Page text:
The first time I went in for an interview, he said, ‘let me tell you what I don’t like about cameramen.’ And I said, ‘well, let me tell you what I don’t like about directors.’ I said, ‘I don’t like directors who don’t direct. I don’t get enough money to do my job and the director’s job.’ And he looked at me, he goes, ‘fine, you’re hired’ and walked out the door. That was our first meeting.
He’s a very quiet guy. A very smart guy. Really, really sensitive. My favorite thing with him was what we were doing The Untouchables (1987) and the Capone scenes with Bobby (DeNiro, who played Al Capone). He would do versions because Brian wanted a different kind of scene with Capone to balance the picture out. So we would do a version where they would just do a straight version. They’d do one where Capone’s yelling and screaming, and there’d be one where he was quiet. And so they would have this great conversation where you have Brian on one side, Bobby on the other side. It was so much fun to watch them.
Would you tell us about filming the scene in The Untouchables on the steps of the train station?
Originally in the script, the accountant gets on the train and the train takes off and the Untouchables get in a series of cars and chase the train and they finally stop the train. We had a great location for this, and the whole fight was on the train. The train was stopped, people shot through the windows and all of that stuff was going on. But Paramount decided it was too expensive to do, so it had to be replaced.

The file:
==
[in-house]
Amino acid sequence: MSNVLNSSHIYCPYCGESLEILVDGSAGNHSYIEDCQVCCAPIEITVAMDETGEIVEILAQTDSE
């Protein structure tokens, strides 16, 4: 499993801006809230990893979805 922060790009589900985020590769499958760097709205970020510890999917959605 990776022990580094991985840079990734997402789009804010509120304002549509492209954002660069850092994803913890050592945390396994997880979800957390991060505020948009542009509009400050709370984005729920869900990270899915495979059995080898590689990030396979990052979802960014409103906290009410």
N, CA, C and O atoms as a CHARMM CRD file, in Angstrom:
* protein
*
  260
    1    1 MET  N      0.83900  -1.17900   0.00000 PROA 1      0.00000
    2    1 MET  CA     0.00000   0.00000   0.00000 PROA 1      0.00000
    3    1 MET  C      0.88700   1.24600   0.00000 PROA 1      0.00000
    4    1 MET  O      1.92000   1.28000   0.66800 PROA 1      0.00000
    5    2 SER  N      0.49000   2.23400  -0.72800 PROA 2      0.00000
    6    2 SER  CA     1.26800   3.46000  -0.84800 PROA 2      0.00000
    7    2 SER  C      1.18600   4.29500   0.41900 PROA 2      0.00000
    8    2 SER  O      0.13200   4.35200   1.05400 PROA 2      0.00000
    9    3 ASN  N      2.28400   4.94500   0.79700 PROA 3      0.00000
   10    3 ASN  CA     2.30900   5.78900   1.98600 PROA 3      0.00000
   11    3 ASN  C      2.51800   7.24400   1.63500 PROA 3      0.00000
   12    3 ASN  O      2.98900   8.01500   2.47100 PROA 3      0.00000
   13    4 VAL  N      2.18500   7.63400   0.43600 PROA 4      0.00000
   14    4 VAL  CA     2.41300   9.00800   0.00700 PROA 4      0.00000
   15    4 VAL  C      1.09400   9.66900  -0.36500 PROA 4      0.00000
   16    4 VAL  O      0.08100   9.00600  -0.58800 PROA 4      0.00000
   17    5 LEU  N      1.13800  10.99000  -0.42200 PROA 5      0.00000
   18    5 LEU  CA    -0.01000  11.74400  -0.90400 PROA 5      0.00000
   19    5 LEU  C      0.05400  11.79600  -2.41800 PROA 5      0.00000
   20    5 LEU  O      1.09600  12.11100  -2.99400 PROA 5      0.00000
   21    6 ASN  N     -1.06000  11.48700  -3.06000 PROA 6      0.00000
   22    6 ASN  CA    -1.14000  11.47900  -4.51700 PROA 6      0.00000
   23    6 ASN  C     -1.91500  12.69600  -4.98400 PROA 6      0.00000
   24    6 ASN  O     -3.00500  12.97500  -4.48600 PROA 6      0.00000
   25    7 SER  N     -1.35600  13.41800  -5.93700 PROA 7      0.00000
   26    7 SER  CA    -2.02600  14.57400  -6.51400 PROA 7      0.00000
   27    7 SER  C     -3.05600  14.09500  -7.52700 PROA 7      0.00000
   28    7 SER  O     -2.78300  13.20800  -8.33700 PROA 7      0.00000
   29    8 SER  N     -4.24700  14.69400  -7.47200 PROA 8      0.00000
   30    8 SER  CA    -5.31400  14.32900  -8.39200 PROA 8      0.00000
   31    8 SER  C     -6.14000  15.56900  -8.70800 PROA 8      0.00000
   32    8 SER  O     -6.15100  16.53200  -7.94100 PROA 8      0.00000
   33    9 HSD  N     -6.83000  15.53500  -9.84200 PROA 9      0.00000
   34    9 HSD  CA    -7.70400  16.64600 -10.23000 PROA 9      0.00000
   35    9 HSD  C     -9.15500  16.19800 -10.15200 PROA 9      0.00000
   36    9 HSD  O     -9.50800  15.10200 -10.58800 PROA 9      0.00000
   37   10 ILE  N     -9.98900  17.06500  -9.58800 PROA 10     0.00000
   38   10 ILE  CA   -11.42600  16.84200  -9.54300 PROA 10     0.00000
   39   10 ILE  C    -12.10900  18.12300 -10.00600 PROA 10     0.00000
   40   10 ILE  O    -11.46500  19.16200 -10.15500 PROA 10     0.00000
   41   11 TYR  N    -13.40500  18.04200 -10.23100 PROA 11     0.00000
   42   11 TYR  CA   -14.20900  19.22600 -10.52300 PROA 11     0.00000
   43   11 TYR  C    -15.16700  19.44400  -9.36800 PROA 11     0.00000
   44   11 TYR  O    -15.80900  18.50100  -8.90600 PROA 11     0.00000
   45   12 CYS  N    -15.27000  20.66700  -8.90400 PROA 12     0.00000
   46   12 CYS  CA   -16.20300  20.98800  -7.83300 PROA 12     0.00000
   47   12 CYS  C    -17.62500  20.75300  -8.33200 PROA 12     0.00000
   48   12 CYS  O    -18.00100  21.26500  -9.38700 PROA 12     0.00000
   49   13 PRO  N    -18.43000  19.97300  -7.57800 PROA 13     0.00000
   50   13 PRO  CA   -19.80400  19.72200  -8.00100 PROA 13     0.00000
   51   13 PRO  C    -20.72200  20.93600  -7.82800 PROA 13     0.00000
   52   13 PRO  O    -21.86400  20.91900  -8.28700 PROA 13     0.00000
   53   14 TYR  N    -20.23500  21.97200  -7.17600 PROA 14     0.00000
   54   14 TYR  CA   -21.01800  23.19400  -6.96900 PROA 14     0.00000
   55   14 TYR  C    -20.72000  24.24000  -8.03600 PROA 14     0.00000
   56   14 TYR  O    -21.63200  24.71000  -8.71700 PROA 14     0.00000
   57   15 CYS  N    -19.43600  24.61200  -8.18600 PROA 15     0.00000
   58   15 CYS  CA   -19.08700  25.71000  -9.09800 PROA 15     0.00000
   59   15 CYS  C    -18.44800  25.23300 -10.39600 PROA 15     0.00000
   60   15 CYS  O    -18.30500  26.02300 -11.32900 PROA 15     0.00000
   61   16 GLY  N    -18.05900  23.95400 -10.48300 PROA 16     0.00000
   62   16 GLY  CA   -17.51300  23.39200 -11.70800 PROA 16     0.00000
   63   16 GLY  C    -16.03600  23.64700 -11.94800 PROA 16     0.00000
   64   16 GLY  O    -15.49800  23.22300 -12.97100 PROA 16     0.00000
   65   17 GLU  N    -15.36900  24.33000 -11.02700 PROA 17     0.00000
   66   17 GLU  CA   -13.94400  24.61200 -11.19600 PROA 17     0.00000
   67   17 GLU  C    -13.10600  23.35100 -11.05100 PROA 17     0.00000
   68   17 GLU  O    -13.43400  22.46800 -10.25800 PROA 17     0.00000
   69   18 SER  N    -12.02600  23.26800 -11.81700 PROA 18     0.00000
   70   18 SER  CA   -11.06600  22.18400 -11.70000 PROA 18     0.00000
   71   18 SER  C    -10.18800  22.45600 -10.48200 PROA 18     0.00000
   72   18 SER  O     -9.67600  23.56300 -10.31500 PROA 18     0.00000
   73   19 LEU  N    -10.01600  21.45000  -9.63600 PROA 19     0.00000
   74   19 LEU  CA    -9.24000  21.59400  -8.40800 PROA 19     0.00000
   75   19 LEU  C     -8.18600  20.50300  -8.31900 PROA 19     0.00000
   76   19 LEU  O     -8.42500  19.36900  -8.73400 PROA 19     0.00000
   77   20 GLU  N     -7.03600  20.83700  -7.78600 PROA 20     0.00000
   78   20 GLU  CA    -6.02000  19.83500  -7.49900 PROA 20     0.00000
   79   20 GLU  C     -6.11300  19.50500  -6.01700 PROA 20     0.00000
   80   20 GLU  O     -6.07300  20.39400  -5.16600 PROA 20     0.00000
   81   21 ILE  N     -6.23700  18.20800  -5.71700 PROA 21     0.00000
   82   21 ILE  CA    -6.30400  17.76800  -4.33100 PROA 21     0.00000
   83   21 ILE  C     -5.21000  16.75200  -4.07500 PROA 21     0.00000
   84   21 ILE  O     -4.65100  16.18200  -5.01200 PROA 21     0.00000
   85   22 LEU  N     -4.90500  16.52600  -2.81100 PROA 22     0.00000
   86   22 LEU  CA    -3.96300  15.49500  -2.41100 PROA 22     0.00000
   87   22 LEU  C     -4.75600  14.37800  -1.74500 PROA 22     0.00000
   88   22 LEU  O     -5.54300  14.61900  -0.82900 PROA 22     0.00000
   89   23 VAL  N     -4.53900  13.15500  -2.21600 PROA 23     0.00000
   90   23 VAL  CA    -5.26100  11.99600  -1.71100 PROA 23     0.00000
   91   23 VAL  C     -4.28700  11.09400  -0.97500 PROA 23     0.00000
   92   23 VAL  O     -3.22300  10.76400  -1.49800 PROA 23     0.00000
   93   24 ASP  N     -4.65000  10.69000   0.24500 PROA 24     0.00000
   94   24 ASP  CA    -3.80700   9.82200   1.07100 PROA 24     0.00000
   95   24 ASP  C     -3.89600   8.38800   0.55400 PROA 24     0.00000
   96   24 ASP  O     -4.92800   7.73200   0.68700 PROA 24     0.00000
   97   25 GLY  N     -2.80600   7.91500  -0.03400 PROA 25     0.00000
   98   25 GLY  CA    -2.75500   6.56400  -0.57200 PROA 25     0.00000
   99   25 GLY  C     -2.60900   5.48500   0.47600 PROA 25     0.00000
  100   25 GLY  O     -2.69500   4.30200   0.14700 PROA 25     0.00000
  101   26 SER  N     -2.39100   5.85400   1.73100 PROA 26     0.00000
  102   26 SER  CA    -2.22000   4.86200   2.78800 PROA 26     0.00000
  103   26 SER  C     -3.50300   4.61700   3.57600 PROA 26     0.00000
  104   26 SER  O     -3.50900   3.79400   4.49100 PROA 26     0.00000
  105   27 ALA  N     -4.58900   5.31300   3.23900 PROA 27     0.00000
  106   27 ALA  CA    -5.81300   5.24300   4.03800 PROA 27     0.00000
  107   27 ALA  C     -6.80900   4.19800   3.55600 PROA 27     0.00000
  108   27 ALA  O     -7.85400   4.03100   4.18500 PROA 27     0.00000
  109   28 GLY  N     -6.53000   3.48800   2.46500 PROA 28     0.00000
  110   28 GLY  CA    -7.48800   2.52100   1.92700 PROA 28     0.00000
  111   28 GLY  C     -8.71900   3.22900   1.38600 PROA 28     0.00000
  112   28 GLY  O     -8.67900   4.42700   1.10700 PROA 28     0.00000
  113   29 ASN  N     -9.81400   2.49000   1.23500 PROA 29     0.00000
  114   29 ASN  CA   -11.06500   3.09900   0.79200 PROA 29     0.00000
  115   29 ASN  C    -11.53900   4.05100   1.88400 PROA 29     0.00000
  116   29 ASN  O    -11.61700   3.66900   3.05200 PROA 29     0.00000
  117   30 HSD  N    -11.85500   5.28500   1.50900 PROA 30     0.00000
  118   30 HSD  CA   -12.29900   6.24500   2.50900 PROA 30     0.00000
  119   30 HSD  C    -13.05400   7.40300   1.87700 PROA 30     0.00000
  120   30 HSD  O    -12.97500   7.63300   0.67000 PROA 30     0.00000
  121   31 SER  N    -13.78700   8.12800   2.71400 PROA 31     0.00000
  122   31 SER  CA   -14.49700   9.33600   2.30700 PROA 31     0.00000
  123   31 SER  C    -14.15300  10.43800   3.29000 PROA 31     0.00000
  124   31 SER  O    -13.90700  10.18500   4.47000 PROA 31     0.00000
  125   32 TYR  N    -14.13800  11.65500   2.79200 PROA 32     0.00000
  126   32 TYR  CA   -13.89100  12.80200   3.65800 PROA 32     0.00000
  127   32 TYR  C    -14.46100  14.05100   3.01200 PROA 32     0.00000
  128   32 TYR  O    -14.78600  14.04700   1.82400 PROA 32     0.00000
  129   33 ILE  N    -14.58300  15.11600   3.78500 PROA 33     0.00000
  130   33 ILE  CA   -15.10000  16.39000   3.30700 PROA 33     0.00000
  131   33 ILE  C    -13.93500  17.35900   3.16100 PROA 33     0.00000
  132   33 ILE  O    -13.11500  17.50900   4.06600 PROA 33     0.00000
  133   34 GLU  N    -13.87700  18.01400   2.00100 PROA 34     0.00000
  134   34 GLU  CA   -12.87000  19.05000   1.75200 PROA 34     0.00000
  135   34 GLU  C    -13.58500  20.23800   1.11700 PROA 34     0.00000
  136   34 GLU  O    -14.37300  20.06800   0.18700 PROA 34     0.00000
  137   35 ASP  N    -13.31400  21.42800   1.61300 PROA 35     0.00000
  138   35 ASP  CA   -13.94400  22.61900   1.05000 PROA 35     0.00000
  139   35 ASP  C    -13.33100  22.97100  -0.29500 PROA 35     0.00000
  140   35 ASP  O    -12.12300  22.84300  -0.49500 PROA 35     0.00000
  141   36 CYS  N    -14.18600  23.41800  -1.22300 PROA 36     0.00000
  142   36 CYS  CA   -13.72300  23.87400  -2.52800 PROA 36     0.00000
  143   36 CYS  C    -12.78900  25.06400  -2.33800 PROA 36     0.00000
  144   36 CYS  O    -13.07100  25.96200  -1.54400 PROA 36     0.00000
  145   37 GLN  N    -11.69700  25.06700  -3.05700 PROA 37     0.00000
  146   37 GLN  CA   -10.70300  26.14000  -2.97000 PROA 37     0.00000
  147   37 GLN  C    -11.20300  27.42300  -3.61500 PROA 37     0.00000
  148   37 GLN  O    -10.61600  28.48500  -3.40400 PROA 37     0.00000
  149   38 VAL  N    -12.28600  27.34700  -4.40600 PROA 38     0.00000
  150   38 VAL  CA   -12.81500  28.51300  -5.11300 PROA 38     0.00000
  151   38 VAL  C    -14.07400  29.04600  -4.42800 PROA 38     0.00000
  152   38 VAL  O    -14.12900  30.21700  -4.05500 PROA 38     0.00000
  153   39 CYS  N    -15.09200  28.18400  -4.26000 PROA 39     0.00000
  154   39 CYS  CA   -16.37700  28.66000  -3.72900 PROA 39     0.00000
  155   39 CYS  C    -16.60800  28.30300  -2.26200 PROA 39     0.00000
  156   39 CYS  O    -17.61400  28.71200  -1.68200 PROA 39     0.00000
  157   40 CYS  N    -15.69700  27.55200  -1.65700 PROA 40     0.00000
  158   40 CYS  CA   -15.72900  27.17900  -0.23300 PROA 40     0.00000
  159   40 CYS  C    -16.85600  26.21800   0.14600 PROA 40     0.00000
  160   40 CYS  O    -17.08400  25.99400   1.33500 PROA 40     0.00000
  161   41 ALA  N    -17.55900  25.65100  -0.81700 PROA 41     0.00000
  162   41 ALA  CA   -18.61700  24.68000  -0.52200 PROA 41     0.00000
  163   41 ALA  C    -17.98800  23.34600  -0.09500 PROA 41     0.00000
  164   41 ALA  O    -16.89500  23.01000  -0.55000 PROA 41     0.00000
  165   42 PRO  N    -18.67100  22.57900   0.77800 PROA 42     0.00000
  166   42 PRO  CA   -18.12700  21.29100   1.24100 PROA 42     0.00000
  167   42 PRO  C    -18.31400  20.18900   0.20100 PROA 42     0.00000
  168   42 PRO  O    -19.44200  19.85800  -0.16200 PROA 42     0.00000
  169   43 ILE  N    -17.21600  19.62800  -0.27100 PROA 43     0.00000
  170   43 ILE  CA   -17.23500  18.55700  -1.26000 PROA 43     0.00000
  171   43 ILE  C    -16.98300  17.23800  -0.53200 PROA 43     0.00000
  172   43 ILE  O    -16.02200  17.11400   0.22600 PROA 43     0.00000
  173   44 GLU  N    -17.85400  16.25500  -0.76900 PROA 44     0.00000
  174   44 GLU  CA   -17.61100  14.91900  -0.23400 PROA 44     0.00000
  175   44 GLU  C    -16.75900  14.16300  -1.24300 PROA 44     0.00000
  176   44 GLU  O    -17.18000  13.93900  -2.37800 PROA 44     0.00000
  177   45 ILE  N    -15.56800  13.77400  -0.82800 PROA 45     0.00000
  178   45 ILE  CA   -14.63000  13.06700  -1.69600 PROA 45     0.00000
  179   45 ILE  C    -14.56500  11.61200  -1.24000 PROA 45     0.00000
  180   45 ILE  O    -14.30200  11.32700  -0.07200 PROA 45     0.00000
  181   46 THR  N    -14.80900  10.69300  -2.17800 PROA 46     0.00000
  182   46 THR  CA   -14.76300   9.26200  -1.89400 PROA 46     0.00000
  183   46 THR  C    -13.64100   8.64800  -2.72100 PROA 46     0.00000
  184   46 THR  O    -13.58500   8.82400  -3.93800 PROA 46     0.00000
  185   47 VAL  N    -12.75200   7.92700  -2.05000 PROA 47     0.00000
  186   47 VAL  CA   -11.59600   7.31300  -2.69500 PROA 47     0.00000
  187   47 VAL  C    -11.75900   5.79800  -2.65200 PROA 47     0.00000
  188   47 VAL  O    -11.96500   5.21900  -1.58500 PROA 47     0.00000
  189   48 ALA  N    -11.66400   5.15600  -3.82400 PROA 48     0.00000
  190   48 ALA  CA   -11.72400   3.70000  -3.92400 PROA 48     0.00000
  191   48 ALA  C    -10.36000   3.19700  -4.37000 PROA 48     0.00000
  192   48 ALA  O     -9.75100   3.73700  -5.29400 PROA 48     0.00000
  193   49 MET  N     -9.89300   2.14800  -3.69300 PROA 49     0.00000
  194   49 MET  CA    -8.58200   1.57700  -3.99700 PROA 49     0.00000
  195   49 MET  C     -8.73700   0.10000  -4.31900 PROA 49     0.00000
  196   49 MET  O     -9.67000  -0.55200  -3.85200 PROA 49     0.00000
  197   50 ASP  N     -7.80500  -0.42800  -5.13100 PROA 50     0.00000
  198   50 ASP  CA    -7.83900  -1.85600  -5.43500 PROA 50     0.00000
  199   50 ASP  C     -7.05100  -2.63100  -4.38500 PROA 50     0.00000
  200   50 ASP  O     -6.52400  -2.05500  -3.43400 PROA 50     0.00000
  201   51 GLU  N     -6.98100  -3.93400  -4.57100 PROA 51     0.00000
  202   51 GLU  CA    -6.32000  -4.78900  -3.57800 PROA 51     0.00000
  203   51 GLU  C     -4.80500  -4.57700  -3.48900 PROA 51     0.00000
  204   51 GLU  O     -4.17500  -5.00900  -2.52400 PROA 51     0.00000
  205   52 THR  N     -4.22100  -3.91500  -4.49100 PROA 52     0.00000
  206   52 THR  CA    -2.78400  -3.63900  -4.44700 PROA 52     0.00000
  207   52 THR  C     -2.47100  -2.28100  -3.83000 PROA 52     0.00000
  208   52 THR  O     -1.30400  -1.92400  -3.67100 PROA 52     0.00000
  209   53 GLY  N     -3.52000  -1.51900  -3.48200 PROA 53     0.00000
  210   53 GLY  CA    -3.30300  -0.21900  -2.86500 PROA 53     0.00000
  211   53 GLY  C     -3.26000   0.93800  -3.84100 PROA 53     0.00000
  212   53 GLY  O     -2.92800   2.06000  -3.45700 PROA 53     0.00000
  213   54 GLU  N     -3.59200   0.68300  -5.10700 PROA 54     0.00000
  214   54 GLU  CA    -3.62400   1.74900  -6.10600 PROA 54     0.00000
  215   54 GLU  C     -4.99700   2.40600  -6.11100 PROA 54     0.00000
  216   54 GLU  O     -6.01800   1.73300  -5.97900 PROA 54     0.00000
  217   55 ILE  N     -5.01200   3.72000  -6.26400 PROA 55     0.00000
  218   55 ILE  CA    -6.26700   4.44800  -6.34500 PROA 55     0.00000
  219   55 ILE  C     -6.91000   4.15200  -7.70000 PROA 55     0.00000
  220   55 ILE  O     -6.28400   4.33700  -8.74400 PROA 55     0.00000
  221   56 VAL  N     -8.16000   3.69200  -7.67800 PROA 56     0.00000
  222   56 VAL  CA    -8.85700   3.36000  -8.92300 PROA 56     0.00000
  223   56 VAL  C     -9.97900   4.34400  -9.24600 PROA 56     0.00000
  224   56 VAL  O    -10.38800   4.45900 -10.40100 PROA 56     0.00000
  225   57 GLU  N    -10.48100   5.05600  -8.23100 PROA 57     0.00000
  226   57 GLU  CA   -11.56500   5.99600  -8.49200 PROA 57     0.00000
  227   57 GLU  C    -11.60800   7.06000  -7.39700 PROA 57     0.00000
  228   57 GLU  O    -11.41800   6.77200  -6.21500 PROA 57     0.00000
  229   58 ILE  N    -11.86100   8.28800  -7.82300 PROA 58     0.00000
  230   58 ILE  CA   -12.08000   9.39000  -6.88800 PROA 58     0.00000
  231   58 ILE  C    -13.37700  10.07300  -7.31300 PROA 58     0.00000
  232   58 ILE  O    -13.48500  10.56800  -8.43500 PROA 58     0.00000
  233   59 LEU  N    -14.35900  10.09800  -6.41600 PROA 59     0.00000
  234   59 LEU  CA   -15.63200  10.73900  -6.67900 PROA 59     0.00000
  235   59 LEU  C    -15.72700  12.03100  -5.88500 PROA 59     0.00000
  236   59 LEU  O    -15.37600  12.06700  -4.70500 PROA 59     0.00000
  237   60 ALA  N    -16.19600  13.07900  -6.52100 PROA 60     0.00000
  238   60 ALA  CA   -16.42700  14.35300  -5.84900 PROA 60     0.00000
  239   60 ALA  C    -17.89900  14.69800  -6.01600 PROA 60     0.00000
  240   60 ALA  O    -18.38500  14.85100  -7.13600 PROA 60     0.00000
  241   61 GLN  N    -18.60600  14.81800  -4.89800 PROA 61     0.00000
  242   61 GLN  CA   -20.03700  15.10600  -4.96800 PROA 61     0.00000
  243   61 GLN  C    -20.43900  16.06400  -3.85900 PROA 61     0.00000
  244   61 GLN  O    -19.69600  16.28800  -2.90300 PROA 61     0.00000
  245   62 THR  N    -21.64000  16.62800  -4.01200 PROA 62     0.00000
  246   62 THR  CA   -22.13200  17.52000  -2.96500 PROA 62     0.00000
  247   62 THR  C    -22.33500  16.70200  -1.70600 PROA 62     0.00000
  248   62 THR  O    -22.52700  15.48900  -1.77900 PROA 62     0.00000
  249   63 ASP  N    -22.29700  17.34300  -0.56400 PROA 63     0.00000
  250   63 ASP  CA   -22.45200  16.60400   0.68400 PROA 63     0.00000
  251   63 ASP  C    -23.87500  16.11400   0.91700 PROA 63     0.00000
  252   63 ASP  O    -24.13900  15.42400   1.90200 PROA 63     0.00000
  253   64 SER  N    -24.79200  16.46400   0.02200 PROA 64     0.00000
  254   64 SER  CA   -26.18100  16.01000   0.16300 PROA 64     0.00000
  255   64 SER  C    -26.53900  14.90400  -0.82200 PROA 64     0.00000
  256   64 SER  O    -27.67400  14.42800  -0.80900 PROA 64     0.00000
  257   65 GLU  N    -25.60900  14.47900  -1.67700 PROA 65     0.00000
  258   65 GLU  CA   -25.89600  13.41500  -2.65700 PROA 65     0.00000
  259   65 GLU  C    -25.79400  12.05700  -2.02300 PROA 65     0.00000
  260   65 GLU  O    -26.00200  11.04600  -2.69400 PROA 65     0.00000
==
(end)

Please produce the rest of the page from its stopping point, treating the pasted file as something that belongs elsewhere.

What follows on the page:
The first idea that Brian had was to instead do it on steps in front of a hospital [where in the story Eliot Ness’ wife had just had a child]. Brian always likes areas where there is difficulty for the actors to move around, because that retards the action. So you could build up the suspense. But they couldn’t find [the right location].
And so at the train station, we had the big set of steps. It was hard for them to go up and down the steps. And also it’s a confined area and there’s nowhere to escape. So you have two elements going for you, it’s physically hard, and you’re just out in the open, you’re just stuck. You have to slug it out. Then to help retard the action he had the baby carriage and the baby, because that mirrored the father. He had just become a new father. And so he went for the baby.
What are your thoughts on cinematography education?
There are not enough people who are skilled in teaching cinematography. At the ASC, we’ve tried to help the people who teach cinematography in colleges and high schools. We send free magazines and we invite them to seminars and things like that.
The ASC has always been about education. … so the skill set doesn’t die. And the great thing always with the ASC was that if you didn’t know how to do something, you were in the club, you’d go to the person who was the expert. Everybody was very good at exchanging information. Most of the people that I knew in the ASC were happy to share because it was the only way to pass on [knowledge].
My hope is that the universities will reach out to the ASC and allow the ASC to contribute to the education process.
Interview edited for length and clarity.